Firiel digested this silently as one night bird called softly to another.

“We have been given these talents,” I continued, “for reasons beyond our understanding. Our twin task at such a time is to bridle self-doubt and even enlist it as an ally as we break the new path we are to walk.” Her stone-framed image acquired a staff with a glowing jewel set in its crown.

After another, longer pause: “What is next?”

“The Power we call Magus oversees dreams. Ask Magus for his blessing for your path. Try it now. Open your mind and let the Power personify itself to you. Then convey your aim and ask for assistance.”

“Is Magus male? Female?”

“Both. Neither. Any form at need. Accept what presents itself.”

“Will you accompany me?”


Firiel closed her eyes (her dream self’s eyes, of course) and reached out…

We walk a path below an eerie purplish sky. It leads to an ancient temple of stone. Before us looms an ancient gate inscribed with griffons, crows, dragons, serpents, skulls, and key shapes. 

The gate creaks open, and we enter the shadows beyond it.

Within a long courtyard stands a stone slab upon which an altar is being prepared. The sharp odors of combustion hang in the twilight air.

The tall cloaked and hooded figure behind the altar turns to regard us. We cannot see the face, only two glowing silvery eyes and winks of silver teeth: a smile.

“So this is Firiel,” speaks a voice of low pitch and rough timbre. Ancient, yet vital. One dark hand of snaky veins folds rests upon other. The figure is absolutely still.

“Hello,” replies Firiel shyly. After glancing at the eyes of Magus she looks down.

“The one who feels unworthy,” the voice rolls on like vibrating stone. She does not reply.

“Well, now I have seen you. Perhaps you are unworthy.”

Her gaze swings upward toward his face.

“None of your people has ever been a wizard. You are young. You do not speak up even when you should. You prefer to hide in piles of books. In spite of Whitebeard’s teaching, you know little of what you would need to know. What have you to say for yourself?”

“Only that I agree with everything you’ve said.”

“Of course you do. I am giving voice to your own doubts.”

Again she is silent.

“Please excuse me,” said Magus; “I must continue my work.” He turns away and walks off to continue preparing the altar. He flings red powder upon the slab and places a long curving branch atop it.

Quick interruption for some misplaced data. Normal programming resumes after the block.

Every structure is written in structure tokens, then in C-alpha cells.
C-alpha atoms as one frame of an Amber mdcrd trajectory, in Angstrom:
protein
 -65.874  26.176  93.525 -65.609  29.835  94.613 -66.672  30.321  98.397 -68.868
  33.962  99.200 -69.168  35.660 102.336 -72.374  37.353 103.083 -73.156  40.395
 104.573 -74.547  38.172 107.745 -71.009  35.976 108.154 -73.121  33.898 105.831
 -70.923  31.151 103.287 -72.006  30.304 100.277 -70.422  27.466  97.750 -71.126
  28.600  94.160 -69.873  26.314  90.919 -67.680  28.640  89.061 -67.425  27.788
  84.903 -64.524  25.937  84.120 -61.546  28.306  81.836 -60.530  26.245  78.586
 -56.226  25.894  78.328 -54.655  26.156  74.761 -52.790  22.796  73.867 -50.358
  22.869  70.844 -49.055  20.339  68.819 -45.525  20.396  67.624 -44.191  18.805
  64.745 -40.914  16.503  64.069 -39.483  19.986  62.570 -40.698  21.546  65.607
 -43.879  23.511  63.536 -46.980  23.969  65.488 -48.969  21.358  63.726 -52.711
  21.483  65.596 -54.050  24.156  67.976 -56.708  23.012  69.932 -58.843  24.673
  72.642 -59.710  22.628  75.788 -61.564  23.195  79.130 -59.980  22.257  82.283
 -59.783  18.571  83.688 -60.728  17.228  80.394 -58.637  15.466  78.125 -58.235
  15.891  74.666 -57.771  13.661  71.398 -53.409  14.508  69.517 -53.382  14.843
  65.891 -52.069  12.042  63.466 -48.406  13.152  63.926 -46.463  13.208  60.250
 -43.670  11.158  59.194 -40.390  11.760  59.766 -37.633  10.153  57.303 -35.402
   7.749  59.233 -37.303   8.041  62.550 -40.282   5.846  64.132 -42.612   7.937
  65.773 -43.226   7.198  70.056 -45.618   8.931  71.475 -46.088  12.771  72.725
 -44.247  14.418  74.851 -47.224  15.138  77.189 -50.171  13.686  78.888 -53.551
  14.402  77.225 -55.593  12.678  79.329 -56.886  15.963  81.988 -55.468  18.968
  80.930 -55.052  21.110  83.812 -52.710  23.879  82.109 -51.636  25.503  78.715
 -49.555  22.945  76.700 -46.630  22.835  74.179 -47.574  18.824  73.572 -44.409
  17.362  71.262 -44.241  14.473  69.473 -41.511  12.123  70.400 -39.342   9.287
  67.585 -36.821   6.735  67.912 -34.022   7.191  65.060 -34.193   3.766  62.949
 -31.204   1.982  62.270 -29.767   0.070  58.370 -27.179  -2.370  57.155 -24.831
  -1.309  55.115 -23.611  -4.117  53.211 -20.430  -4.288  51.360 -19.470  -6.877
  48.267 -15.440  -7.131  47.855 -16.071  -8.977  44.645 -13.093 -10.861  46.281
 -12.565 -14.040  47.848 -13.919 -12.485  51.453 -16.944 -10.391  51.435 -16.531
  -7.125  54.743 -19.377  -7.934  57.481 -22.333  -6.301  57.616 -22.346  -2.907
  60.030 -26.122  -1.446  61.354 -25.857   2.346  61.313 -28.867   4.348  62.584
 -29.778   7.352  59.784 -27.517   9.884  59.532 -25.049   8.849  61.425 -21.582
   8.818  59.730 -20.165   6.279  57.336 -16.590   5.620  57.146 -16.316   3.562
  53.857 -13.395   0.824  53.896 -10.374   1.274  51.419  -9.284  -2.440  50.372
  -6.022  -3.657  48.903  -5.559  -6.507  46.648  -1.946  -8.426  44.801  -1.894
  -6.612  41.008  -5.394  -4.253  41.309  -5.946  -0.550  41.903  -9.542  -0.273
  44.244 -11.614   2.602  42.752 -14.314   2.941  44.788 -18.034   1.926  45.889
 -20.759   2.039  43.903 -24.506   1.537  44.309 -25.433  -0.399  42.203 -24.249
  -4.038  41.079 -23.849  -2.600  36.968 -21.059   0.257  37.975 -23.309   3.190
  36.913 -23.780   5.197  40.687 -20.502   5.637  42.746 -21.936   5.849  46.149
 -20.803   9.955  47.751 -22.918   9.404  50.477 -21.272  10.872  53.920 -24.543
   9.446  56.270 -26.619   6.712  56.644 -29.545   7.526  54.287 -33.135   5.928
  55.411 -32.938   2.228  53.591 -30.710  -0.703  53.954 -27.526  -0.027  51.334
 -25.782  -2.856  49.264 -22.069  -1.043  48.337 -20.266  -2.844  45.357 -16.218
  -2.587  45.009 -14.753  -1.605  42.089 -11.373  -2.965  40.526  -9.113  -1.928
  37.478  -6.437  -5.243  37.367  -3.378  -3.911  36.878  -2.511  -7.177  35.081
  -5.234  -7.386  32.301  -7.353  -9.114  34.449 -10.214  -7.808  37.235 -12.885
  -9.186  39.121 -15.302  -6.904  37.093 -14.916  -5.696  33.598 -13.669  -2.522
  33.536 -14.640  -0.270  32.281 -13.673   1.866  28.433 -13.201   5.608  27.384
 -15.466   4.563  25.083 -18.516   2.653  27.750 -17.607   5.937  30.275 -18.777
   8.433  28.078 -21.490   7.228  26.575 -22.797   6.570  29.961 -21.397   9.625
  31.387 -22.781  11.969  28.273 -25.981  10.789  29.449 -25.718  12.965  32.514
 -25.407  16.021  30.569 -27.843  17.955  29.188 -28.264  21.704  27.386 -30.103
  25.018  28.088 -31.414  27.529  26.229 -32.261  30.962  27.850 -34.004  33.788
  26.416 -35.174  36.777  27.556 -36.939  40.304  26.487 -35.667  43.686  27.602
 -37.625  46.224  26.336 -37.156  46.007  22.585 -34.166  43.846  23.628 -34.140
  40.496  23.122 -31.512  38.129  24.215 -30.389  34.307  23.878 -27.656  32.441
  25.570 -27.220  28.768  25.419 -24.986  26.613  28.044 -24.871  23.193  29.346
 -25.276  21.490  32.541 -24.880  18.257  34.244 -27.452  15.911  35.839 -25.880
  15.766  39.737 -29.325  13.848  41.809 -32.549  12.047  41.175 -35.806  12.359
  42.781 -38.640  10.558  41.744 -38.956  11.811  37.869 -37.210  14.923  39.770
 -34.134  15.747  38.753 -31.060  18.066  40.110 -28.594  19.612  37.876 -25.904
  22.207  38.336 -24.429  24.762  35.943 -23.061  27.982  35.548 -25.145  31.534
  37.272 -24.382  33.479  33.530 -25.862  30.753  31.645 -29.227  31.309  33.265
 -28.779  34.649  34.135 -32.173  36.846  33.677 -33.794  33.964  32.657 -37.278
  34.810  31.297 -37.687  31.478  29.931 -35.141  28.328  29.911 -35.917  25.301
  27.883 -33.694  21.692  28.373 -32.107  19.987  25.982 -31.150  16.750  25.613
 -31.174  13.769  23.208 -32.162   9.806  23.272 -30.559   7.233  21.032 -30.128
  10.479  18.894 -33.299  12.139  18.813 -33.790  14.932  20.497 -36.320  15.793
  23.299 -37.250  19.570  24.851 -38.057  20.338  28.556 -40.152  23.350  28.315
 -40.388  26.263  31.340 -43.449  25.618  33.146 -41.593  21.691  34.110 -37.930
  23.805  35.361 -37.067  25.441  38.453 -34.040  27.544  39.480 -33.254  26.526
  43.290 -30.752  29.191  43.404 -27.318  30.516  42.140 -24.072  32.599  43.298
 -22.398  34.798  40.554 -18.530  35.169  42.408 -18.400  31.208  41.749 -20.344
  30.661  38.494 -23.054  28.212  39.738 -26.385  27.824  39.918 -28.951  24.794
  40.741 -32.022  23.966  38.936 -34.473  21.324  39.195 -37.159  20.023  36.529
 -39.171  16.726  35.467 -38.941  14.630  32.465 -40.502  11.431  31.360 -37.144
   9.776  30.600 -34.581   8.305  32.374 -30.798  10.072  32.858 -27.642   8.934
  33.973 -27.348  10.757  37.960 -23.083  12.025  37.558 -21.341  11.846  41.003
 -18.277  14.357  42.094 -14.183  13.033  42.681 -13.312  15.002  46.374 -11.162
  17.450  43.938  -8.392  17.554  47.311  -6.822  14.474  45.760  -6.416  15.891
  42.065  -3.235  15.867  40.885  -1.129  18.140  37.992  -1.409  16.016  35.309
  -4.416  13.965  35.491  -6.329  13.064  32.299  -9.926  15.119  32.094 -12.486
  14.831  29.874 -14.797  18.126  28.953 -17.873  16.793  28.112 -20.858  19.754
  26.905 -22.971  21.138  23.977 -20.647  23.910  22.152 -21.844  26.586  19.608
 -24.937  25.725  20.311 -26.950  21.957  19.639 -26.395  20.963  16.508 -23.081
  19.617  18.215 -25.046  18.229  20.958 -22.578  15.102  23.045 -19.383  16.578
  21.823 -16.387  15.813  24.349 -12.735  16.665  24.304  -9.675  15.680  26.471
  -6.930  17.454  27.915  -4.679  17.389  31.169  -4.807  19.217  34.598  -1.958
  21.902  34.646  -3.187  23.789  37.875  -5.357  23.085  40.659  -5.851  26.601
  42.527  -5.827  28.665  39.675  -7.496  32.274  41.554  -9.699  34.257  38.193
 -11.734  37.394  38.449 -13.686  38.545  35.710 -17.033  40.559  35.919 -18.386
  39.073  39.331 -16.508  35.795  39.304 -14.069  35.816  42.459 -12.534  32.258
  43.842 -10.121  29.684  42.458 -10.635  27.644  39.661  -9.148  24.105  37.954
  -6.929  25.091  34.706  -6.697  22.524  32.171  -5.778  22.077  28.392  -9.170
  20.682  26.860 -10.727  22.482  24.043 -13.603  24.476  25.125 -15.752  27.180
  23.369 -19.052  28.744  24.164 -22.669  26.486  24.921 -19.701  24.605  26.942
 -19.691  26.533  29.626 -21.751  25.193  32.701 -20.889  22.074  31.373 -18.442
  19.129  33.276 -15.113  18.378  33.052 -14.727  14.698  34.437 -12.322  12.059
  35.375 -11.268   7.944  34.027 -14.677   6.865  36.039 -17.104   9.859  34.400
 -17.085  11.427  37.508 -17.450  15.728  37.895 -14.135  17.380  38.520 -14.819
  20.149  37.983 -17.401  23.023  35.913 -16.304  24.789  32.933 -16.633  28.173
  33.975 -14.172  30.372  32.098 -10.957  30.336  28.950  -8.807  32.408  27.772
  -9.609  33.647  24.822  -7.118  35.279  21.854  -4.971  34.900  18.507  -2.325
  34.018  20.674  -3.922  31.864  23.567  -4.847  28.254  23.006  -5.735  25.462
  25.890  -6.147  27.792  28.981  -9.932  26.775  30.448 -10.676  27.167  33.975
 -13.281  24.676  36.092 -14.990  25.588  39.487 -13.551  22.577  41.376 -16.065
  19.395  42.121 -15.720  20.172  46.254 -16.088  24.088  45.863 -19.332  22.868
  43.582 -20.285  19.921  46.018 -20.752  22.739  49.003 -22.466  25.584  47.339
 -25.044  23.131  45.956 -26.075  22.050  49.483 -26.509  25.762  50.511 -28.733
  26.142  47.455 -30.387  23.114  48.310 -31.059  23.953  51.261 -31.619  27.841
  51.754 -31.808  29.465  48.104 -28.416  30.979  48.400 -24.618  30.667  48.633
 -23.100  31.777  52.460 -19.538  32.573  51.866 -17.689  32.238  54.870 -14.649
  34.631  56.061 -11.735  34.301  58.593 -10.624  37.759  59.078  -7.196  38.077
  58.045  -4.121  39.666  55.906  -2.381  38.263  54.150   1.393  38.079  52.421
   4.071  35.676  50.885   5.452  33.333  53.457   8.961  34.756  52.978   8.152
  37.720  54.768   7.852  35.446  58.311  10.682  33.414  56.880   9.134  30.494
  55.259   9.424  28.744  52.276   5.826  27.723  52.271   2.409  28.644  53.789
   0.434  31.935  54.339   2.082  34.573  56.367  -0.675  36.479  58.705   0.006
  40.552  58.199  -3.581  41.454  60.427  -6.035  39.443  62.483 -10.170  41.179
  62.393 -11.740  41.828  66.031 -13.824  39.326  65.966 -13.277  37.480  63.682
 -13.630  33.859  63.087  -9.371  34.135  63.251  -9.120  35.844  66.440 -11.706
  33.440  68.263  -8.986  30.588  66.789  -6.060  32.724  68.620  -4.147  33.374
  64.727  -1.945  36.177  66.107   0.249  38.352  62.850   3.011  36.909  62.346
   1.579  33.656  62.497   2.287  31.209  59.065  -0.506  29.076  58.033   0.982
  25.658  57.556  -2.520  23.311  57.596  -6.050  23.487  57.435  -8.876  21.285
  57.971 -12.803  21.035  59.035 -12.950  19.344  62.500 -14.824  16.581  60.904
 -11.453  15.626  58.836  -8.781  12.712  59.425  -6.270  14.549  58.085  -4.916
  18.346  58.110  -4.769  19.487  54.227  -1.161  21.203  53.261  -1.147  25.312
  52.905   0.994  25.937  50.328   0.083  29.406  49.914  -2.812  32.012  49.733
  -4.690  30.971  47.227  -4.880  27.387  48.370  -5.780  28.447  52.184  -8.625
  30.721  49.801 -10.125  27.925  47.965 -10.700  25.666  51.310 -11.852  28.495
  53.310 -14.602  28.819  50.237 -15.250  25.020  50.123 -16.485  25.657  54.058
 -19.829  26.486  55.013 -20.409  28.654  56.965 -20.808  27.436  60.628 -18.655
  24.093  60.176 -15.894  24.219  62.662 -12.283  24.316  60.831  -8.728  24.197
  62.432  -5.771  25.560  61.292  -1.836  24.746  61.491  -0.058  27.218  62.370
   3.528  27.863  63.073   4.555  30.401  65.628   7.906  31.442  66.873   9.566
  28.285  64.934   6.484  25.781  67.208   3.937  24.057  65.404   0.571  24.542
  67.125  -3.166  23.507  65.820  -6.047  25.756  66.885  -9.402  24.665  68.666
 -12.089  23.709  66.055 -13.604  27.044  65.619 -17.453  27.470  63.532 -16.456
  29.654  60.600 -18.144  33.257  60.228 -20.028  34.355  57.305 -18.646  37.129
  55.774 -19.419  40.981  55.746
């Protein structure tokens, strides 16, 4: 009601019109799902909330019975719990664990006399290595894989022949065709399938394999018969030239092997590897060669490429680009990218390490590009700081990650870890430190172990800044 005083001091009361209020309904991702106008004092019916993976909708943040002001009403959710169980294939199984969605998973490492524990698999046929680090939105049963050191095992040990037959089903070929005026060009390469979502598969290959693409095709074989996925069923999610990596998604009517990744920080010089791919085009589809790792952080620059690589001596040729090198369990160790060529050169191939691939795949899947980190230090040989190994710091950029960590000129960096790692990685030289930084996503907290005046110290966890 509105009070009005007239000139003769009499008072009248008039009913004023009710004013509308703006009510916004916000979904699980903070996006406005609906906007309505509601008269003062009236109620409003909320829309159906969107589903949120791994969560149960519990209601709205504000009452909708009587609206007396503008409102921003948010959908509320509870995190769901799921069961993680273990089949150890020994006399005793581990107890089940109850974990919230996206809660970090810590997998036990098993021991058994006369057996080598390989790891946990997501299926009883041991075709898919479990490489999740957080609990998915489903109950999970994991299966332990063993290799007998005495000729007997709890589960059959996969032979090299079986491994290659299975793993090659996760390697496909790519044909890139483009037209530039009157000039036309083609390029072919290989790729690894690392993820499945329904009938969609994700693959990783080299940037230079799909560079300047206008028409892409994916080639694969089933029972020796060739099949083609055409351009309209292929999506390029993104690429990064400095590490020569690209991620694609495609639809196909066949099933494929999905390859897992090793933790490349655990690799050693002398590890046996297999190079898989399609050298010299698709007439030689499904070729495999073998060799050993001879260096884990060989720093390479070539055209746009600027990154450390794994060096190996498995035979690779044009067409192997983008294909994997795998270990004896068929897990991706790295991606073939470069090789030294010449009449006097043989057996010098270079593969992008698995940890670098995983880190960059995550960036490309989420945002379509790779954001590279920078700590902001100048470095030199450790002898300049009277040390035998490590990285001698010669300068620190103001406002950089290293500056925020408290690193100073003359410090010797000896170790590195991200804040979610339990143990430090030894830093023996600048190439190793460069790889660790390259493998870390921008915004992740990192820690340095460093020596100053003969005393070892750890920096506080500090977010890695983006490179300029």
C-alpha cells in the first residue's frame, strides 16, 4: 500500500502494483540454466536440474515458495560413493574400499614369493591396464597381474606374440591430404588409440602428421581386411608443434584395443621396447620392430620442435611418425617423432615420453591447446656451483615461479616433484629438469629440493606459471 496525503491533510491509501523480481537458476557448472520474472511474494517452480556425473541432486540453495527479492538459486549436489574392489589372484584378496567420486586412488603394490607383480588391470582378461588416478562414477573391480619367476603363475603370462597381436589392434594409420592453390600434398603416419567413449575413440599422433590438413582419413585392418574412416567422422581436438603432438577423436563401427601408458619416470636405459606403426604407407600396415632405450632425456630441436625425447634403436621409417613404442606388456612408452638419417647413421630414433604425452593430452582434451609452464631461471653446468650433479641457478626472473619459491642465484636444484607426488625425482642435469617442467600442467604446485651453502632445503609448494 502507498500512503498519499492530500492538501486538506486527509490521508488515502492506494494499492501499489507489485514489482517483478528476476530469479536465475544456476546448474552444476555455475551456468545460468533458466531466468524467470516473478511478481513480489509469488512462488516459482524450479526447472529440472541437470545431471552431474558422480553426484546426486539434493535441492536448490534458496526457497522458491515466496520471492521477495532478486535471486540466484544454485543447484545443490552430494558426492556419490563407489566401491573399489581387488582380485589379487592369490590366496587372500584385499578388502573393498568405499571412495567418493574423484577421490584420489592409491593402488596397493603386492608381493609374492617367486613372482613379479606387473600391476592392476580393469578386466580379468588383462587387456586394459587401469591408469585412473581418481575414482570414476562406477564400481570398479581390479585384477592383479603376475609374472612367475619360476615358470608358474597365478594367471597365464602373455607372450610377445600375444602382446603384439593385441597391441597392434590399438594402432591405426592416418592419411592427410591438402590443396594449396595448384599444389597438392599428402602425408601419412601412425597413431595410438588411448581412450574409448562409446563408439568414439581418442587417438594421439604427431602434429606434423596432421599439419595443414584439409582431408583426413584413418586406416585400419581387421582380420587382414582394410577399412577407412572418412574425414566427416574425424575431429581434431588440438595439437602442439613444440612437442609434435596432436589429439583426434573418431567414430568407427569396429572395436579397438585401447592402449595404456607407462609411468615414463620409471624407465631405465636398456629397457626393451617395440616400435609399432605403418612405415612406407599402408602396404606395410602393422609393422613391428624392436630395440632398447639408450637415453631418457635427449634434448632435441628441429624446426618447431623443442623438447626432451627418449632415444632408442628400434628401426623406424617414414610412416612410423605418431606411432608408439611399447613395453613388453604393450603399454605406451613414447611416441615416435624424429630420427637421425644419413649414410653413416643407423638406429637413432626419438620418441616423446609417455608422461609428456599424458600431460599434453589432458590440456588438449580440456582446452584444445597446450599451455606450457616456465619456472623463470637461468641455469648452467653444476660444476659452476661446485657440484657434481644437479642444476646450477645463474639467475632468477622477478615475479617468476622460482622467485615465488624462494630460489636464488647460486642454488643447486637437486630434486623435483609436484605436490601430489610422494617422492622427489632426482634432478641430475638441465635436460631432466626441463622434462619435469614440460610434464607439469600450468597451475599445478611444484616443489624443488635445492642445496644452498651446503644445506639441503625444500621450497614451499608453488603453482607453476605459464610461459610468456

She looks at me, bewildered.

“Firiel,” I ask, “beyond what your doubts say, what does your heart tell you about being a wizard?”

Although intimidated, she closes her eyes in concentration and places a slightly trembling hand over her heart. She draws several deep breaths. Beyond her, Magus lights a torch and passed the flame over the altar.

She opens her eyes.

“I still feel unworthy, and my doubts are strong. Perhaps they are right. But my stubborn heart tells me I am a magical being and should serve as one.”

The branch on the altar blazes with white fire, crackling, as red smoke puffs upward from it. While this occurs, Magus reaches into a black bag and brings forth a red gem the size of a small fist. This he passes through the smoke and lashes to the top of the branch. When he blows his breath upon the gem, it glows, pulsing slowly.

He approaches, branch in hand. Then he hands it to the startled girl.

“Firiel,” intones Magus, “I hereby invest thee with the office and staff of true wizardry. Go forth, find your voice, learn what you need to know, and make new magic among the realms.”

“Thank you,” she murmurs to Magus. “I promise to do my best.”

“And Firiel,” he continues with a wink at me, turning away, “take your doubts with you. As guides, they are your helpers, but they make destructive masters. See to it that you manage them well.”

With a gesture from Magus, we found ourselves back in the clearing.

Still holding her new staff, Firiel stared for a moment at the teaching stone.

It shrank, glowing, until it lay flickering upon the dark ground like a tiny jewel lit from within. Firiel picked it up and attached it as a pendant to the silver necklace now apparent around her neck.

She looked up at me with shining eyes and nodded, awed.

“Shaper of dreams,” I remarked with satisfaction. “Exactly what the new time requires of Firiel the Silver.” The full moon slipped past a cloud and bathed the clearing in heavenly light. “Not more heroism; not battles or bloodshed. Inspiration coupled with patient work well done. Let the quiet make their way in the world now and change it for the better. One ray of hope is worth a dozen showy spells and perhaps a good deal more.

“I know you have more questions, but my time with you draws to a close. Now that you can access the Powers directly, you have everything you need. Go forth and find coagulants to contact them to begin your embassy. Give them good counsel. Help them build bridges across the purlieus and between the realms.”

“Very well.” She accepted her lot as fresh soil drinks water. It gave me hope.

“Firiel, above all you have been tasked to do, remember to encourage those you seek out to tell inspiring stories—theirs, yours, any the Powers inspire—to keep the mood of enchantment lit through all dark times to come.”

As the forest, the clearing, and waving Firiel faded from view, I wondered whether the Powers would finally allow me a long-overdue rest.

A distant flash of lightning flickered above a dimming mountain. A supercelestial chuckle?